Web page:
The pitfalls of the Turkish-Russian rapprochement
In retrospect, the failed coup on July 15 awakened the lone wolf instincts embedded in the Turkish political culture which had lain dormant for some time.
The failure of Turkey’s Western allies to stand by the democratically elected government during the coup attempt inculcated a sense of betrayal and insecurity, while Western criticism of the state of democracy and human rights under the state of emergency led Turkey to reconsider its ties and seek alternative partnerships.
Against this background, Russia emerged as an ideal partner for Turkey, as it seemed eager to offer Ankara what the Western allies failed to deliver.
Although Turkish officials frequently reiterated that Turkey’s rapprochement with Russia should not be considered as an alternative to its ties with the West, it is nevertheless perceived as such.
Indeed, rapprochement with Russia is not problematic in itself as long as a symmetrical, interdependent relationship is established between Moscow and Ankara, and a healthy balance between the West and the East is preserved in Turkish foreign policy.
Unfortunately, the reactionary anti-Western mood after July 15 prevents Turkish decision-makers from making a realist assessment of the gains and pitfalls of the strategic Turkish-Russian partnership.
Given the two countries’ political history that is laden with geopolitical rivalry and conflicts, disrupting its Western ties for the sake of a less-than-independent foreign policy poses grave risks for Turkey.
It’s true, Russian President Vladimir Putin was among the first leaders to offer support to Ankara in the early hours of the coup attempt. The two countries, which have long been criticized for their authoritarian governance, built solidarity on the foundation of shared discontent with Western hypocrisy.
High-level visits in the aftermath of July 15 enabled both countries to largely reconcile their differences over Syria and thus pave the way for Turkey to launch its Euphrates Shield Operation in northern Syria in late August.
In the course of the Syrian war, Turkey’s ranking of threat perceptions shifted several times. Today, the main objective for Ankara is to prevent the emergence of a Kurdish corridor on its Syrian border.
A tacit compromise between Ankara and Moscow allows Turkey to continue its operation in return for ceasing support for rebels in Aleppo.
However, Turkey and Russia still do not see eye-to-eye when it comes to the Syrian Kurds or Bashar al-Assad. Notably, Putin pretended to hear about the Syrian Kurdish Democratic Union Party’s (PYD) office in Moscow for the first time during President Recep Tayyip Erdoğan’s visit in August. But Russia’s decisions might change toward the final stages of the war, depending on the power configuration on the battlefield.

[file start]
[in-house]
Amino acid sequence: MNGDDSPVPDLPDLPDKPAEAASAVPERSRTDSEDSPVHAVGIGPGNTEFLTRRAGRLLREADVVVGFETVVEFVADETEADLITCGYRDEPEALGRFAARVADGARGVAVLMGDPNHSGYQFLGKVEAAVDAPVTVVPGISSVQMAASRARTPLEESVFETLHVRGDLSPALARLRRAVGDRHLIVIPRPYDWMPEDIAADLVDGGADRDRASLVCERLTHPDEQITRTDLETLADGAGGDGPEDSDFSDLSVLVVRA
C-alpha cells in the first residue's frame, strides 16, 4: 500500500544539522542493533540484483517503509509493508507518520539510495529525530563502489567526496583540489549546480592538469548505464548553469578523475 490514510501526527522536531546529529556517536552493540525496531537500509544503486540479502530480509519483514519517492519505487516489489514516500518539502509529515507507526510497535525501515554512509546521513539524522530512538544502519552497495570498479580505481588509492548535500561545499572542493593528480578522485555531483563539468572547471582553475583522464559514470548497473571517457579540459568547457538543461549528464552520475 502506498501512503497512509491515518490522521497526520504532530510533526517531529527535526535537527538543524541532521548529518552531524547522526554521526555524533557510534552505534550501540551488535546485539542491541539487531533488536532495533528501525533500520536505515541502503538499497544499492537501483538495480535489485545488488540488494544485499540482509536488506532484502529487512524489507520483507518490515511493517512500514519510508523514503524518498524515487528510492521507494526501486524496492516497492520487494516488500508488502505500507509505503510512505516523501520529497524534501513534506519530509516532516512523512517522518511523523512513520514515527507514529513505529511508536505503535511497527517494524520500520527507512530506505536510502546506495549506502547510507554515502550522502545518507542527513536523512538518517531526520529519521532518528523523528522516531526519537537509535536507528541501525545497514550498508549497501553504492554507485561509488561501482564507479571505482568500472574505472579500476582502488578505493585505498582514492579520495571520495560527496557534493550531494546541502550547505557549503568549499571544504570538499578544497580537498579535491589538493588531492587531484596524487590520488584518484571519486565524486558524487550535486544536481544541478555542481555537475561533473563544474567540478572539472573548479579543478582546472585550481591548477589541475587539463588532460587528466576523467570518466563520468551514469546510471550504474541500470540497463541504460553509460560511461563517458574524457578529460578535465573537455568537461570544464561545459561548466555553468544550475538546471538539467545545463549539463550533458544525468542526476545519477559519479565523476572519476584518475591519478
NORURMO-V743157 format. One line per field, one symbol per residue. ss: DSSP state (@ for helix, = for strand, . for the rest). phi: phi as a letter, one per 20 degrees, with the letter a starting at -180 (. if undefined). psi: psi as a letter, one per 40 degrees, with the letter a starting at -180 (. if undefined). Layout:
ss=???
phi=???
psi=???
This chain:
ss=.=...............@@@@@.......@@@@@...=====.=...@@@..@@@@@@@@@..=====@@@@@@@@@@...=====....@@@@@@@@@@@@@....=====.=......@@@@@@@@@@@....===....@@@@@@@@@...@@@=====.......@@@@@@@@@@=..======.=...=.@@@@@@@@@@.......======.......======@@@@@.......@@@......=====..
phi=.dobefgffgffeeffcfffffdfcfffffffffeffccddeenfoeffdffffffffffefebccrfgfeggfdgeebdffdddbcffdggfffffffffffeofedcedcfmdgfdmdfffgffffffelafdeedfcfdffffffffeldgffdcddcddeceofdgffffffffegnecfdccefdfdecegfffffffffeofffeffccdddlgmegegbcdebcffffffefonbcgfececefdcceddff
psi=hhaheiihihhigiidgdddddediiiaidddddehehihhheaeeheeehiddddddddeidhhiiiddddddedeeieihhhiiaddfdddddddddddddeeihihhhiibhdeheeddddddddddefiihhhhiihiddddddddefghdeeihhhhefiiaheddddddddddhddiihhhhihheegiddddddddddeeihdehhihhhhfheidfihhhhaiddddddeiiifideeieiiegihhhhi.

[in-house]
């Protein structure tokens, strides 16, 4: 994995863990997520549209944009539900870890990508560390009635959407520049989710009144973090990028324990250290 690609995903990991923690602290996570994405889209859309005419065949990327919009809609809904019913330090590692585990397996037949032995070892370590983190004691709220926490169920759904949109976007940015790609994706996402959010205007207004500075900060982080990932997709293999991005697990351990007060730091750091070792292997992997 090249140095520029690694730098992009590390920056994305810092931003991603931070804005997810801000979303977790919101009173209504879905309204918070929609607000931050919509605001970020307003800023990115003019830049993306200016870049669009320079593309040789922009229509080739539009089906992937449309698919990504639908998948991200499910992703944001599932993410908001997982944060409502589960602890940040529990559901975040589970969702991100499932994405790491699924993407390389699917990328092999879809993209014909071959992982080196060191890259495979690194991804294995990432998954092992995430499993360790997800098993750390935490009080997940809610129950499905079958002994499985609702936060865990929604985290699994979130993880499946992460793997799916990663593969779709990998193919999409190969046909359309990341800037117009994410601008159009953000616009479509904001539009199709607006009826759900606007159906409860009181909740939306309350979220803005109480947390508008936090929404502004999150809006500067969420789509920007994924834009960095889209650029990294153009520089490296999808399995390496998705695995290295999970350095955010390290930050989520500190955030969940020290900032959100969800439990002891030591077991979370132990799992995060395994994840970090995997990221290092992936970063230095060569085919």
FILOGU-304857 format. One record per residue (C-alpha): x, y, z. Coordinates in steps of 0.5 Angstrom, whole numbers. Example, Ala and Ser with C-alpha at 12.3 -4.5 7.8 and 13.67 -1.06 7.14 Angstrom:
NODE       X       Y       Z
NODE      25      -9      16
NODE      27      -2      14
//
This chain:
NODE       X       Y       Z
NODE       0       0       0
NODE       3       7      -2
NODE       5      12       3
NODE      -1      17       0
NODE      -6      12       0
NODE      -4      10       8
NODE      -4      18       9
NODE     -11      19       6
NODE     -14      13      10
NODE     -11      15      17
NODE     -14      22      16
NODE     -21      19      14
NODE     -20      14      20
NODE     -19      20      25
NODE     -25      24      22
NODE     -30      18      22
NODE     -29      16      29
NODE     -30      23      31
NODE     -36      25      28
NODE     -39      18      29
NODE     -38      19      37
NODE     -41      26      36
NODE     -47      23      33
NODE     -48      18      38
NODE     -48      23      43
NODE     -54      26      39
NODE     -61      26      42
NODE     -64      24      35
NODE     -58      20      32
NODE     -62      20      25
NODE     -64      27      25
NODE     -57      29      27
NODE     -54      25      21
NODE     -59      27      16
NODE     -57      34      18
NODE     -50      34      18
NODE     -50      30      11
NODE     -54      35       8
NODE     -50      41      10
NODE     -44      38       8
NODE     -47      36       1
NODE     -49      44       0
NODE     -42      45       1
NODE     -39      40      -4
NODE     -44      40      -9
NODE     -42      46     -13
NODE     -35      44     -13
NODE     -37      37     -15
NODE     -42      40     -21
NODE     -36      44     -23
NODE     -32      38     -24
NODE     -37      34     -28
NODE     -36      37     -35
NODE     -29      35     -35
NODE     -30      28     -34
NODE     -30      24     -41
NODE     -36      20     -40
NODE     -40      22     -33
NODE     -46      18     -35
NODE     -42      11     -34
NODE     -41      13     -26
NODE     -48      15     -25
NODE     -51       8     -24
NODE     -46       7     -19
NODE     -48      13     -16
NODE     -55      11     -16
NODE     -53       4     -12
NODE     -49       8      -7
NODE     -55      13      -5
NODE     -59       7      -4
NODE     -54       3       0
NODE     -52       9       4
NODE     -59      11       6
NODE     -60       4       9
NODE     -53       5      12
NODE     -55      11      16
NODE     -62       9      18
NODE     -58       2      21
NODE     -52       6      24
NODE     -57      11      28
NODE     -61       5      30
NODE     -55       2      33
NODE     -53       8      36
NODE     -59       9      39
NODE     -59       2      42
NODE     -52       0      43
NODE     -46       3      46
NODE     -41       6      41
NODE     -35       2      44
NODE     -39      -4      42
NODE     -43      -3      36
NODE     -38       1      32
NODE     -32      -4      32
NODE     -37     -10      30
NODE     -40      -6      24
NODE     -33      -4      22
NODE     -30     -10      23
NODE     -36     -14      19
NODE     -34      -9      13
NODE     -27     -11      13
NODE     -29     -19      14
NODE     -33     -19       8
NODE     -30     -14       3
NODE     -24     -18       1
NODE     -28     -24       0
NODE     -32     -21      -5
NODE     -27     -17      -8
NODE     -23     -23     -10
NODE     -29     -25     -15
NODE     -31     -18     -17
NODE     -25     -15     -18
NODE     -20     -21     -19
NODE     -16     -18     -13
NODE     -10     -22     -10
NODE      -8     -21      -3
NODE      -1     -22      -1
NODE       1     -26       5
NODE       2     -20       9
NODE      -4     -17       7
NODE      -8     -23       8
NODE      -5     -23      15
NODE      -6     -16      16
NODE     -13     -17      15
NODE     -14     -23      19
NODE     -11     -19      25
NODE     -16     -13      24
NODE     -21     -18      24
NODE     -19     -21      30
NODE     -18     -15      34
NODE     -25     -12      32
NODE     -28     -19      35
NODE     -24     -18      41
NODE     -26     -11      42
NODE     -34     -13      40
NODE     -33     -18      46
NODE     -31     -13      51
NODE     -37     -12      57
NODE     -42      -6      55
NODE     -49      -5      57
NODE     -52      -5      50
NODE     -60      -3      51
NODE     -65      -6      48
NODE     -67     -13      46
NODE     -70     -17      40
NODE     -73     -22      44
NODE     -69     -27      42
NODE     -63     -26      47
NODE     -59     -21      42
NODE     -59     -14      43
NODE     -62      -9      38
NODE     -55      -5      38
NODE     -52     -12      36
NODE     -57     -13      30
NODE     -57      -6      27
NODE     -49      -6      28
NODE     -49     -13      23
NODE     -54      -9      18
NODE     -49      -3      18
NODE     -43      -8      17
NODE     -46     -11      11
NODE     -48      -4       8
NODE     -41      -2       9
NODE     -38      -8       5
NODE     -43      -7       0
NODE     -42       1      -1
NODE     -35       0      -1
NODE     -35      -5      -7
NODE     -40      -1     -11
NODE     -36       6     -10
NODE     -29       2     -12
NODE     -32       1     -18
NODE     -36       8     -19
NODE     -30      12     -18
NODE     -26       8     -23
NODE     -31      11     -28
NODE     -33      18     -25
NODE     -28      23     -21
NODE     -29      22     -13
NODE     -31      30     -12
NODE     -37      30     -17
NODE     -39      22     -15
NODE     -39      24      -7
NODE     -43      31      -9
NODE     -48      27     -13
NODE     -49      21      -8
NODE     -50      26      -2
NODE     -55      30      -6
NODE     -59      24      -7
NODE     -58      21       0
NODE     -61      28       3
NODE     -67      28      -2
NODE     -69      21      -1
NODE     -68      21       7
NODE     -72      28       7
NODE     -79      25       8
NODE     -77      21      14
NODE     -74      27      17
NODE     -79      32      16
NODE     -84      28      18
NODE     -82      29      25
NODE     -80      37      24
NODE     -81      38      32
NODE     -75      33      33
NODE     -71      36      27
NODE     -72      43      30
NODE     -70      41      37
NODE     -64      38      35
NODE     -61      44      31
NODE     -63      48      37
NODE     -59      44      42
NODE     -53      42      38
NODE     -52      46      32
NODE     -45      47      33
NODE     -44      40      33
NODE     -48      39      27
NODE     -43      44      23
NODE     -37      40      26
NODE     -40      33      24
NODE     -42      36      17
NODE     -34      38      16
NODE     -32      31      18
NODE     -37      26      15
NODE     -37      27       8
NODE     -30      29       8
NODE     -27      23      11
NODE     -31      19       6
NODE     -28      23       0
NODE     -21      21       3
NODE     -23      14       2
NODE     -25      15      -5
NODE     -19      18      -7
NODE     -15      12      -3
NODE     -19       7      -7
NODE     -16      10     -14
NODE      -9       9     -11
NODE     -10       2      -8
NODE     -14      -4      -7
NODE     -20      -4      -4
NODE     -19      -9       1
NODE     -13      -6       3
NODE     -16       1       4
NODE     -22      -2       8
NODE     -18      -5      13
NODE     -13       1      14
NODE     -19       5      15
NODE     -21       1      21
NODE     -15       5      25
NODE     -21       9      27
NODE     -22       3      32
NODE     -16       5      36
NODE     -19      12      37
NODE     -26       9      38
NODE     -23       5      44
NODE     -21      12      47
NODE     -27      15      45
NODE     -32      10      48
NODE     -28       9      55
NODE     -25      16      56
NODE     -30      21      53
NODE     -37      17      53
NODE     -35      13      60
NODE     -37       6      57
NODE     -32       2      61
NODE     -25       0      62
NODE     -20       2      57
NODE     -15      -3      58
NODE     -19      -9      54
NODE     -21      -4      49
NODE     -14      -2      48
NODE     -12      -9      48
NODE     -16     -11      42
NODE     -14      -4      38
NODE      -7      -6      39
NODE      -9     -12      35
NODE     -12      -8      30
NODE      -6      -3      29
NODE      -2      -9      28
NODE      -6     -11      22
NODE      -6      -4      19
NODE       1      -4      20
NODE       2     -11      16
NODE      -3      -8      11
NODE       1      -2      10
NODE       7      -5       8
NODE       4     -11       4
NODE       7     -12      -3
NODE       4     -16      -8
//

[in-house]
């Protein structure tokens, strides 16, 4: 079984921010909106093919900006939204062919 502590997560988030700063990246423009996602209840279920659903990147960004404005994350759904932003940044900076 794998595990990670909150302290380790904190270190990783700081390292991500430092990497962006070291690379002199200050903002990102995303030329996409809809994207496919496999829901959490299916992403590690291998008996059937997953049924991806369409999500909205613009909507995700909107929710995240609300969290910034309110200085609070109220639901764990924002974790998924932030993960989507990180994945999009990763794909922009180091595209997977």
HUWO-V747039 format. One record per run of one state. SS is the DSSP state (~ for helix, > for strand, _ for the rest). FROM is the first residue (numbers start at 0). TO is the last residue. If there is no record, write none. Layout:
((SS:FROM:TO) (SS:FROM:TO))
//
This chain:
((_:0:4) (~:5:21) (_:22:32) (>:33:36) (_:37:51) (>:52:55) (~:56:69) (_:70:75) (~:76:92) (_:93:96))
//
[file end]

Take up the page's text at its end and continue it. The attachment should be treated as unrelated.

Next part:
As for al-Assad’s rule, recent statements – their subsequent rephrasing notwithstanding – by Erdoğan that the ultimate aim of the operation was to topple al-Assad exposed not only the inherent opposition against al-Assad, but also the limits of the Russian-Turkish cooperation in Syria. The anonymous attack on four Turkish soldiers fighting in Syria on the anniversary of Turkey’s downing of a Russian jet in November 2015 should also be considered in this context.
Meanwhile, Prime Minister Binali Yıldırım’s recent visit to Moscow displayed the gap between Turkish and Russian perspectives with regard to normalization. While Turkey demands an immediate lifting of economic sanctions on Turkish goods, Russia prefers a gradual process.
Visa requirements, which were reinstated after the jet incident, remain in place. What’s more, Ankara’s demands for a decrease in natural gas prices have so far fallen on deaf ears in Gazprom.
Since the normalization process commenced, the Kremlin’s main focus has been to enhance energy cooperation. Looking closer, however, the enthusiasm over the Turkish Stream and the Akkuyu nuclear projects only serve to sugarcoat Turkey’s alarming energy dependency on Russia.
Most recently, the issue of conducting trade with local currencies instead of the U.S. dollar has risen to the top of the agenda. The proposal aims to overcome “international conspiracies” set to undermine the Turkish economy through a currency crisis – a crisis for which many economists hold the government squarely responsible for delaying structural reforms.
In many aspects, Turkey requires time to recover from the trauma of July 15. But inflammatory rhetoric against the West is of no help. And if this anti-Western rhetoric eventually brings something concrete like a full rupture with the West – it will only play into Russia’s hands.
What many ignore today is the fact that Turkey is surrounded by Russian defense systems in Crimea, Abkhazia, Armenia and Syria. It has only been months since Erdoğan complained about the Black Sea being turned into a Russian lake.
Geopolitical location dictates that Turkey must consider delicate balances in the foreign policy realm. And in this respect, Turkey’s power lies in its ability to pursue alliances in line with an active multilateral foreign policy.